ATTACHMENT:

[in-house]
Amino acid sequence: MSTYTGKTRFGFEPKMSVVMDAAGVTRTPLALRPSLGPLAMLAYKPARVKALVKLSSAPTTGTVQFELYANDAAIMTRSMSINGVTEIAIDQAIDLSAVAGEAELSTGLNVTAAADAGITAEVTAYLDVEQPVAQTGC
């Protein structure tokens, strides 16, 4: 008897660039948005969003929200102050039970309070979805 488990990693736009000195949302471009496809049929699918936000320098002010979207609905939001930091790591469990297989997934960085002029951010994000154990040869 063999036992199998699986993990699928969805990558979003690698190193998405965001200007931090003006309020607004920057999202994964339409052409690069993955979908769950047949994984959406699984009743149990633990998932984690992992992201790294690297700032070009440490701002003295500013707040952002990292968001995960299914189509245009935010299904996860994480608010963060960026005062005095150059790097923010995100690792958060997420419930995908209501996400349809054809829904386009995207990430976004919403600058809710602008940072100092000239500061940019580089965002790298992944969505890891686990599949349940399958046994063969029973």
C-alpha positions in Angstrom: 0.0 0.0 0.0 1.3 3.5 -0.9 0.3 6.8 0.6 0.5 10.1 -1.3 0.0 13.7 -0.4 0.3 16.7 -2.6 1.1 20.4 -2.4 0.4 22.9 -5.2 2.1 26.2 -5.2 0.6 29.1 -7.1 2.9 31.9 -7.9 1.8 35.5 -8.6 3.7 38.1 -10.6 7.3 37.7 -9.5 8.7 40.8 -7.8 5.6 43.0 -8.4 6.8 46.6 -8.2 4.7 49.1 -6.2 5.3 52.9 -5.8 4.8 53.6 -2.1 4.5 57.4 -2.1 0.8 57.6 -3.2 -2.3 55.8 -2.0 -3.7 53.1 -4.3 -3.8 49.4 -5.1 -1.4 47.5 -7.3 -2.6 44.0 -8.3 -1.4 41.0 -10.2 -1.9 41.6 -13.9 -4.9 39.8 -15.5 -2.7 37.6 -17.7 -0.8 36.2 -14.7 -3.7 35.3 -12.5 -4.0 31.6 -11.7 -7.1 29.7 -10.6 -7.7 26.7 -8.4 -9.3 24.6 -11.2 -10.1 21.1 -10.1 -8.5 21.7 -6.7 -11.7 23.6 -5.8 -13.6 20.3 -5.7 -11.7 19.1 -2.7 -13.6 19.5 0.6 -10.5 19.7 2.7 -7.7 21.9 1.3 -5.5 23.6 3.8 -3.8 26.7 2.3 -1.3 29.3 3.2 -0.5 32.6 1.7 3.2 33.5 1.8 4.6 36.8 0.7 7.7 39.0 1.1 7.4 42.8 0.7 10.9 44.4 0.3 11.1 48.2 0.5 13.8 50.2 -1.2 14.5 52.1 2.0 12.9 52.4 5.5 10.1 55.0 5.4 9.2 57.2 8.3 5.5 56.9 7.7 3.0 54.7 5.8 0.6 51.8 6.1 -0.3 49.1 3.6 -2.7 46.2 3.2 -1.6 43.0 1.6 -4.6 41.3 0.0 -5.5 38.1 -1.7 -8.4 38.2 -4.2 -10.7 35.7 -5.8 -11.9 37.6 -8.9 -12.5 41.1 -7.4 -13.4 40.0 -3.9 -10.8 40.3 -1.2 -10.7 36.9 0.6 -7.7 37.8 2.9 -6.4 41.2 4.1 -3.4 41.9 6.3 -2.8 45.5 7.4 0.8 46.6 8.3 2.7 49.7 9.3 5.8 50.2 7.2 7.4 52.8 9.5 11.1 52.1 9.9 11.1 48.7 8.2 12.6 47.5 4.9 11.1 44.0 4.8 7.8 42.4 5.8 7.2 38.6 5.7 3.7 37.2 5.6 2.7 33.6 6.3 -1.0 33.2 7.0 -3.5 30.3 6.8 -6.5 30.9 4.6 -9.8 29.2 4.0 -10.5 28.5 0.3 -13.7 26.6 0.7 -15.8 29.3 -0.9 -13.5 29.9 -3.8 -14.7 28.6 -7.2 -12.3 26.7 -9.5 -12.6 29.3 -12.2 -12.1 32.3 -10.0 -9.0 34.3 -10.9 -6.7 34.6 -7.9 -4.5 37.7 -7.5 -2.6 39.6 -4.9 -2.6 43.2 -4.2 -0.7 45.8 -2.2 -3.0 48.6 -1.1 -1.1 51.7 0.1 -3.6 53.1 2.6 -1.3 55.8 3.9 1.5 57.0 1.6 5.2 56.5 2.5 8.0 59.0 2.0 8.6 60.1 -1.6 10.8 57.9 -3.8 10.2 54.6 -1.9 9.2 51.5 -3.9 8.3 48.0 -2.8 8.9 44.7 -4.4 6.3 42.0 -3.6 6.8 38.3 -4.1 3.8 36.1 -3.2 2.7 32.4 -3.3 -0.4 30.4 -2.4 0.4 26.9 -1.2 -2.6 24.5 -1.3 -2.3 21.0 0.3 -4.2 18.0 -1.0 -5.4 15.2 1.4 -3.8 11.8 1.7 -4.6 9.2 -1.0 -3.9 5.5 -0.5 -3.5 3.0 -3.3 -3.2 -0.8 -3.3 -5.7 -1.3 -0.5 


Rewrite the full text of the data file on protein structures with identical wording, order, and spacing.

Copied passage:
[in-house]
Amino acid sequence: MSTYTGKTRFGFEPKMSVVMDAAGVTRTPLALRPSLGPLAMLAYKPARVKALVKLSSAPTTGTVQFELYANDAAIMTRSMSINGVTEIAIDQAIDLSAVAGEAELSTGLNVTAAADAGITAEVTAYLDVEQPVAQTGC
């Protein structure tokens, strides 16, 4: 008897660039948005969003929200102050039970309070979805 488990990693736009000195949302471009496809049929699918936000320098002010979207609905939001930091790591469990297989997934960085002029951010994000154990040869 063999036992199998699986993990699928969805990558979003690698190193998405965001200007931090003006309020607004920057999202994964339409052409690069993955979908769950047949994984959406699984009743149990633990998932984690992992992201790294690297700032070009440490701002003295500013707040952002990292968001995960299914189509245009935010299904996860994480608010963060960026005062005095150059790097923010995100690792958060997420419930995908209501996400349809054809829904386009995207990430976004919403600058809710602008940072100092000239500061940019580089965002790298992944969505890891686990599949349940399958046994063969029973």
C-alpha positions in Angstrom: 0.0 0.0 0.0 1.3 3.5 -0.9 0.3 6.8 0.6 0.5 10.1 -1.3 0.0 13.7 -0.4 0.3 16.7 -2.6 1.1 20.4 -2.4 0.4 22.9 -5.2 2.1 26.2 -5.2 0.6 29.1 -7.1 2.9 31.9 -7.9 1.8 35.5 -8.6 3.7 38.1 -10.6 7.3 37.7 -9.5 8.7 40.8 -7.8 5.6 43.0 -8.4 6.8 46.6 -8.2 4.7 49.1 -6.2 5.3 52.9 -5.8 4.8 53.6 -2.1 4.5 57.4 -2.1 0.8 57.6 -3.2 -2.3 55.8 -2.0 -3.7 53.1 -4.3 -3.8 49.4 -5.1 -1.4 47.5 -7.3 -2.6 44.0 -8.3 -1.4 41.0 -10.2 -1.9 41.6 -13.9 -4.9 39.8 -15.5 -2.7 37.6 -17.7 -0.8 36.2 -14.7 -3.7 35.3 -12.5 -4.0 31.6 -11.7 -7.1 29.7 -10.6 -7.7 26.7 -8.4 -9.3 24.6 -11.2 -10.1 21.1 -10.1 -8.5 21.7 -6.7 -11.7 23.6 -5.8 -13.6 20.3 -5.7 -11.7 19.1 -2.7 -13.6 19.5 0.6 -10.5 19.7 2.7 -7.7 21.9 1.3 -5.5 23.6 3.8 -3.8 26.7 2.3 -1.3 29.3 3.2 -0.5 32.6 1.7 3.2 33.5 1.8 4.6 36.8 0.7 7.7 39.0 1.1 7.4 42.8 0.7 10.9 44.4 0.3 11.1 48.2 0.5 13.8 50.2 -1.2 14.5 52.1 2.0 12.9 52.4 5.5 10.1 55.0 5.4 9.2 57.2 8.3 5.5 56.9 7.7 3.0 54.7 5.8 0.6 51.8 6.1 -0.3 49.1 3.6 -2.7 46.2 3.2 -1.6 43.0 1.6 -4.6 41.3 0.0 -5.5 38.1 -1.7 -8.4 38.2 -4.2 -10.7 35.7 -5.8 -11.9 37.6 -8.9 -12.5 41.1 -7.4 -13.4 40.0 -3.9 -10.8 40.3 -1.2 -10.7 36.9 0.6 -7.7 37.8 2.9 -6.4 41.2 4.1 -3.4 41.9 6.3 -2.8 45.5 7.4 0.8 46.6 8.3 2.7 49.7 9.3 5.8 50.2 7.2 7.4 52.8 9.5 11.1 52.1 9.9 11.1 48.7 8.2 12.6 47.5 4.9 11.1 44.0 4.8 7.8 42.4 5.8 7.2 38.6 5.7 3.7 37.2 5.6 2.7 33.6 6.3 -1.0 33.2 7.0 -3.5 30.3 6.8 -6.5 30.9 4.6 -9.8 29.2 4.0 -10.5 28.5 0.3 -13.7 26.6 0.7 -15.8 29.3 -0.9 -13.5 29.9 -3.8 -14.7 28.6 -7.2 -12.3 26.7 -9.5 -12.6 29.3 -12.2 -12.1 32.3 -10.0 -9.0 34.3 -10.9 -6.7 34.6 -7.9 -4.5 37.7 -7.5 -2.6 39.6 -4.9 -2.6 43.2 -4.2 -0.7 45.8 -2.2 -3.0 48.6 -1.1 -1.1 51.7 0.1 -3.6 53.1 2.6 -1.3 55.8 3.9 1.5 57.0 1.6 5.2 56.5 2.5 8.0 59.0 2.0 8.6 60.1 -1.6 10.8 57.9 -3.8 10.2 54.6 -1.9 9.2 51.5 -3.9 8.3 48.0 -2.8 8.9 44.7 -4.4 6.3 42.0 -3.6 6.8 38.3 -4.1 3.8 36.1 -3.2 2.7 32.4 -3.3 -0.4 30.4 -2.4 0.4 26.9 -1.2 -2.6 24.5 -1.3 -2.3 21.0 0.3 -4.2 18.0 -1.0 -5.4 15.2 1.4 -3.8 11.8 1.7 -4.6 9.2 -1.0 -3.9 5.5 -0.5 -3.5 3.0 -3.3 -3.2 -0.8 -3.3 -5.7 -1.3 -0.5 